"Austin Ziegler" <halostatue / gmail.com> wrote:
>On 8/31/06, Floyd L. Davidson <floyd / apaflo.com> wrote:
>> There are two Eskimo languages, and each of them has just about
>> the same number of terms for snow that English does.  Swedish,
>> Norwegian, Danish and Russian all most certainly have an equal
>> number too.
>>
>> As for "Inuit", keep in mind that not all Eskimos are Inuit, and
>> the others (not to mention some who actually *are* Inuit),
>> distinctly do *not* like to be called Inuit.
>
>However, Eskimo *is* a derogatory term applied by other natives first.

There are two claimed etymologies that have a claim to being
valid.  One of the, which Canadian anthropologists Jose Mailhot
supports, is that came from words meaning "People who speak a
different language".  The other is from Ives Goddard (at the
Smithsonian Institute), who thinks it means "snowshoe netter".

The idea that it means "eaters of raw meat" is a bit silly,
since neither side would have considered that derogatory anyway.
It does fit European derived perceptions of a good insult
though, which suggests where the idea came from.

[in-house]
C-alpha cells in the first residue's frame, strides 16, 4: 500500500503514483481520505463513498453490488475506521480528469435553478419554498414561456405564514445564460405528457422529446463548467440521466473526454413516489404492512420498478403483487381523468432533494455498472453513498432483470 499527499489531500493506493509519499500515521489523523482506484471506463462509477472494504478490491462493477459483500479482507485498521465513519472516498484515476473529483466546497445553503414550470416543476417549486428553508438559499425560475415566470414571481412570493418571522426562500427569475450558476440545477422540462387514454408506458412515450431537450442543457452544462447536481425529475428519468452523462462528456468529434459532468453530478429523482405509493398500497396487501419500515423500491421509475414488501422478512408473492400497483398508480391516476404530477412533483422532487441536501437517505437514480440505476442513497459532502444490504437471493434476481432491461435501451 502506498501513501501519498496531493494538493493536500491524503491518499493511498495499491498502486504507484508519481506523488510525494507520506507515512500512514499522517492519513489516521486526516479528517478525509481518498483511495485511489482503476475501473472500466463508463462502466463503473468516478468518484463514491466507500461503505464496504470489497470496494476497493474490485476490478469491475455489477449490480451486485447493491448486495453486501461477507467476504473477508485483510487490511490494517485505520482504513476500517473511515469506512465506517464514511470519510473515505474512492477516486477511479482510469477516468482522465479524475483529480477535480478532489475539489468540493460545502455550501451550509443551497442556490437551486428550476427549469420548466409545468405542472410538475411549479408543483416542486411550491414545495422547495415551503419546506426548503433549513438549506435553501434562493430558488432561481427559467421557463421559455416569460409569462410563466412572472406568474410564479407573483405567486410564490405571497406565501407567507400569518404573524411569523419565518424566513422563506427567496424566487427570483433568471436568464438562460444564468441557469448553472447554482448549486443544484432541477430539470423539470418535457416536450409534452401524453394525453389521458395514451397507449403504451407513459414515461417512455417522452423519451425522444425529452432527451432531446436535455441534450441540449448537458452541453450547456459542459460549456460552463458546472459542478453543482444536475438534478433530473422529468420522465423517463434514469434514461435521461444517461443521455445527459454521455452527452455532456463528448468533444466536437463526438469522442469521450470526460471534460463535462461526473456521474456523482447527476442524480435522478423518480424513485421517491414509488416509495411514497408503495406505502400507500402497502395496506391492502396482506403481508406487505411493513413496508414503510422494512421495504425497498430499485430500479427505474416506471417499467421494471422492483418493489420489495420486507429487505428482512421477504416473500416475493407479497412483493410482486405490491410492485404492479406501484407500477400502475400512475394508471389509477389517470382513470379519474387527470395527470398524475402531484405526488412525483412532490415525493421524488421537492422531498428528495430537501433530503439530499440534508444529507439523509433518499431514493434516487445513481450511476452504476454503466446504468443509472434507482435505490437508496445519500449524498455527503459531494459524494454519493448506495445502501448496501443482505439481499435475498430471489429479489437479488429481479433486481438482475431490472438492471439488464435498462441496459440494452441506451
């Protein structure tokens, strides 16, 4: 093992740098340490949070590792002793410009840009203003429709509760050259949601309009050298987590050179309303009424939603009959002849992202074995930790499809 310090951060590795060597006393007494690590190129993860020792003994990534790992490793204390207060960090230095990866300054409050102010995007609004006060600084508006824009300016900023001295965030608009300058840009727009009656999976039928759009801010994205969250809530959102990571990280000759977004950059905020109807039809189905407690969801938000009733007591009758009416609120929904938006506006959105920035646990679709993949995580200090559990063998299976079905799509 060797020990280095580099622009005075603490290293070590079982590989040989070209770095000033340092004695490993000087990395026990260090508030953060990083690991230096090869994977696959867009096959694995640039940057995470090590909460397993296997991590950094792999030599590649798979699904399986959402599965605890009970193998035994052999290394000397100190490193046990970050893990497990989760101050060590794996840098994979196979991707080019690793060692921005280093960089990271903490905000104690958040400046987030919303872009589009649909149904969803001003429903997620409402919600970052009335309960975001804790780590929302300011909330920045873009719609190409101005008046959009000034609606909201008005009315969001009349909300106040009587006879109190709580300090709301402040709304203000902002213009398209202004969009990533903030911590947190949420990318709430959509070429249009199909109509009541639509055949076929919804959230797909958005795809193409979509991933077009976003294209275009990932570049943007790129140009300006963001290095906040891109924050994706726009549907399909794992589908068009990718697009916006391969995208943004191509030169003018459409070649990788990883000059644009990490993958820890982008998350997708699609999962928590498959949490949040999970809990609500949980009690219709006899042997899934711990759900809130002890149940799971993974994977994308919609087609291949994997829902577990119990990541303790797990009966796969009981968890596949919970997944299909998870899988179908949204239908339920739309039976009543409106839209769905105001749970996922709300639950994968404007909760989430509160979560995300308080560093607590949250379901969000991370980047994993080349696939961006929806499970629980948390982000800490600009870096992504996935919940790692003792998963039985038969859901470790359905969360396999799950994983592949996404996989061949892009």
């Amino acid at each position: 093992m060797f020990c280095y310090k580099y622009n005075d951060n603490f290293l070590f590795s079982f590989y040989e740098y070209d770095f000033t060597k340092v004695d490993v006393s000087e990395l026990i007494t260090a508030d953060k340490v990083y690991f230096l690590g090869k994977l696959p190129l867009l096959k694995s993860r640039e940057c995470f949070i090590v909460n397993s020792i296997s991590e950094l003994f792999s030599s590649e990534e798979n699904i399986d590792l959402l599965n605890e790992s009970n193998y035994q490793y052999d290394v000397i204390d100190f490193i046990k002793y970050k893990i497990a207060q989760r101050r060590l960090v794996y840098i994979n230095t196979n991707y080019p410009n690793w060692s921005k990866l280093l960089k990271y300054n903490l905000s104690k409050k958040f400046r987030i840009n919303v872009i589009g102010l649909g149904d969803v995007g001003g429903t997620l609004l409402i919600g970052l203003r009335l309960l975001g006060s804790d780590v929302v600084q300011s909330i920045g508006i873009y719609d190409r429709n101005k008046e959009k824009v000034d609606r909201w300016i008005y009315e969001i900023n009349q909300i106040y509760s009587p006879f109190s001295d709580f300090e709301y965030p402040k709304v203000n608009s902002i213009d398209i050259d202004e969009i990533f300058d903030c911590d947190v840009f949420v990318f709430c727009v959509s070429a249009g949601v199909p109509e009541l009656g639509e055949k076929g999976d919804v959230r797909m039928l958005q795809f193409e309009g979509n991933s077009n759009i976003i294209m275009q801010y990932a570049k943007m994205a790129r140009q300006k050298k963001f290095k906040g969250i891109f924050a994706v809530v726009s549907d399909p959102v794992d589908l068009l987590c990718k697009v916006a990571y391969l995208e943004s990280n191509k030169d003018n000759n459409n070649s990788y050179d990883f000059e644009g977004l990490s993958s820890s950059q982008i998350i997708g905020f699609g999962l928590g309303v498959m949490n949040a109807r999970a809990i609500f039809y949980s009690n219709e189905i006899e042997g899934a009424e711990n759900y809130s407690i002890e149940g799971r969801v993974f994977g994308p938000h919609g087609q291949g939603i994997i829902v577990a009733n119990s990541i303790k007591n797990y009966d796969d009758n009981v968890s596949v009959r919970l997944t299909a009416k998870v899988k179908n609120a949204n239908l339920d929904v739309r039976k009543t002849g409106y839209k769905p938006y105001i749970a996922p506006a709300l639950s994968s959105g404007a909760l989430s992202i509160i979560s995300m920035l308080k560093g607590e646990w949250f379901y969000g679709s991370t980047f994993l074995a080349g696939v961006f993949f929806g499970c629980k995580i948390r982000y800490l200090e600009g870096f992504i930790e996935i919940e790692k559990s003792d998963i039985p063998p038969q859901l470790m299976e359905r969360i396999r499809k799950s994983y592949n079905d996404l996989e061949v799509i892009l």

>> The Inuit in Canada and Greenland would prefer to be called
>> Inuit, and since there are no Yupik Eskimos there, it makes
>> sense.  But in Siberia all Eskimos are Yupik.  And in Alaska
>> there are both Inuit and Yupik, so we use the term Eskimo with
>> regularity.  In particular because the Inuit Eskimos in Alaska
>> do *not* like the term Inuit, and call themselves Inupiat!
>
>That's because they're *not* Inuit, they're Inupiat. Different tribes,
>different names. (One would not call an Ojibwe an Iroquois. You'd be
>wrong.)

Inupiat *is* Inuit.  The words have very slightly different
connotations.  The people, the language, and the culture are all
the same, with of course minor regional variations as one goes
from western Alaska all the way to eastern Greenland.

The difference between Inupiat, Inuit and Inupik is the same as
between Yup'ik, Yupik and Yupiaq.

>> Regardless, the term Eskimo is *not* derogatory, and happens to
>> be the one an the *only* term in the English language which
>> encompasses all Eskimo cultures, languages, or peoples.
>
>This is untrue. It's a derogatory term introduced. Most people didn't
>*learn* it as a derogatory term, but it is no less derogatory for that
>oversight.

What you are stating has no basis in reality.  Where did you
learn about Eskimos?  I know a few thousands of Eskimos, all of
whom call themselves Eskimos.

-- 
Floyd L. Davidson            <http://www.apaflo.com/floyd_davidson>
Ukpeagvik (Barrow, Alaska)                         floyd / apaflo.com